Although Wieman and Laura Margolis were opposed to scheduling a public hearing, the remaining four members of the Planning Board present (Chatham, Betsy Gramkow, Ginna Moore, John Cody) voted to move forward. The public hearing will take place on July 9 at 6:00 p.m. in a location yet to be determined. Code enforcement officer Craig Haigh recommended a venue other than City Hall, noting that the capacity of the Council Chamber is 45 and warning, "That will be enforced by code enforcement and the police."


  1. The idea of retaining the existing road thru South Bay IN ADDITION to the new two-lane road sought by the applicant is ridiculous. The Planning Board should deny any new construction in that marsh.

    What's going on here could not be more obvious: Colarusso is trying to leverage the prospect of getting their trucks off Columbia St. to gain for themselves much greater volume of transportation of material to our waterfront.

    1. Peter, please being these ideas to the attention of the Planning Board Chairman who's increasingly echoing Supervisor Mussman myopic goal of removing Colarusso's trucks from city streets at all costs (emphasis on "at all costs").

      The company can get the trucks off the streets as soon as they complete the crossings, and this, the DOT tells me, might easily take a single afternoon.

      Like the County Supervisor, but probably for different reasons, the Planning Board Chairman seems captivated by the applicant's story that it's caught between a rock and hard place. The fact is, any hardship in this is self-created, which is something we'll all learn when the applicant seeks a use variance.

      For heaven's sake, though, why not realize this as soon as possible? Whaddya say we put it to the guy in charge?

    2. Peter--There's a bit of a misunderstanding here. Colarusso's plan is to restore the existing roadway to a natural state. The idea of retaining it as a public way for recreational use--walking, cycling, etc.--was suggested by Matthew Frederick.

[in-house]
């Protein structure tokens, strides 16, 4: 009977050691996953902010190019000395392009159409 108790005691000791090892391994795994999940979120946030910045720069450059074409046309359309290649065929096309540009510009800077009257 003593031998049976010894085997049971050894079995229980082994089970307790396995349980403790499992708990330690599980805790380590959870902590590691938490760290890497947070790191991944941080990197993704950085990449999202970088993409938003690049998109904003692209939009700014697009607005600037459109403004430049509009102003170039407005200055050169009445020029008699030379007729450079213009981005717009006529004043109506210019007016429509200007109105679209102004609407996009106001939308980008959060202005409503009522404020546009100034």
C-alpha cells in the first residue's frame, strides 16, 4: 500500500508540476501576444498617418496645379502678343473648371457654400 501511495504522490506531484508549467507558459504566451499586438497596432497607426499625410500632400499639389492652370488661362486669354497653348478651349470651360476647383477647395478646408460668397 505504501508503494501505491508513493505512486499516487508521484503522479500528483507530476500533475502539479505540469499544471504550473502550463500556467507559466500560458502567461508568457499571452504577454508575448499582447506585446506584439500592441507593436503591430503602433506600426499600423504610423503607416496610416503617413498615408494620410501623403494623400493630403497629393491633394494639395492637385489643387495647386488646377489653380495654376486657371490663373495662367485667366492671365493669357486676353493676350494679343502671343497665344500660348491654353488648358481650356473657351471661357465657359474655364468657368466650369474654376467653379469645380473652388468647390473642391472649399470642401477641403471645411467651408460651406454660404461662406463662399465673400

3. The criticism stands, though, regardless of who made the suggestion.

      For longtime observers, we remember the fatal commitment of the City to the idea of public access across the causeway in 2011. In the end - which also meant the end of the LWRP - the City learned what some had predicted all along - that the landowner Holcim US. Inc. had been totally disingenuous in negotiating the public access agreement.

      But it was useful for Holcim to tolerate an idea which acted as a sop on our more ambivalent neighbors, particularly those Aldermen who were otherwise wary of new development in the South Bay.

      Fast forward to today and the liability issues remain overwhelming anywhere near the two culverts. Short of replacing the culverts (which the Army Corps of Engineers has agreed is doable), that one spot is insurmountably dangerous.

      Only people who are new to Hudson are blind to the risk of letting people imagine future public access there.

      Yet that's exactly what the latest batch of abstract, know-it-all "experts" is doing, and thus history repeats …

  2. Where do municipalities obtain the authority to restrict the free flow of interstate commerce? Especially to an already constricted eastern shore.

    1. There's no thought by anyone to restrict existing levels of commerce, but it seems just as odd for anyone to suppose that potential expansions of business may go unchecked by other interests sharing the same small area.

      If it recognizes these other interests (which remains to be seen here), then a municipality certainly has the authority to defend against intensifications of commerce at a shared waterfront. That's nothing new.

    2. Riparian,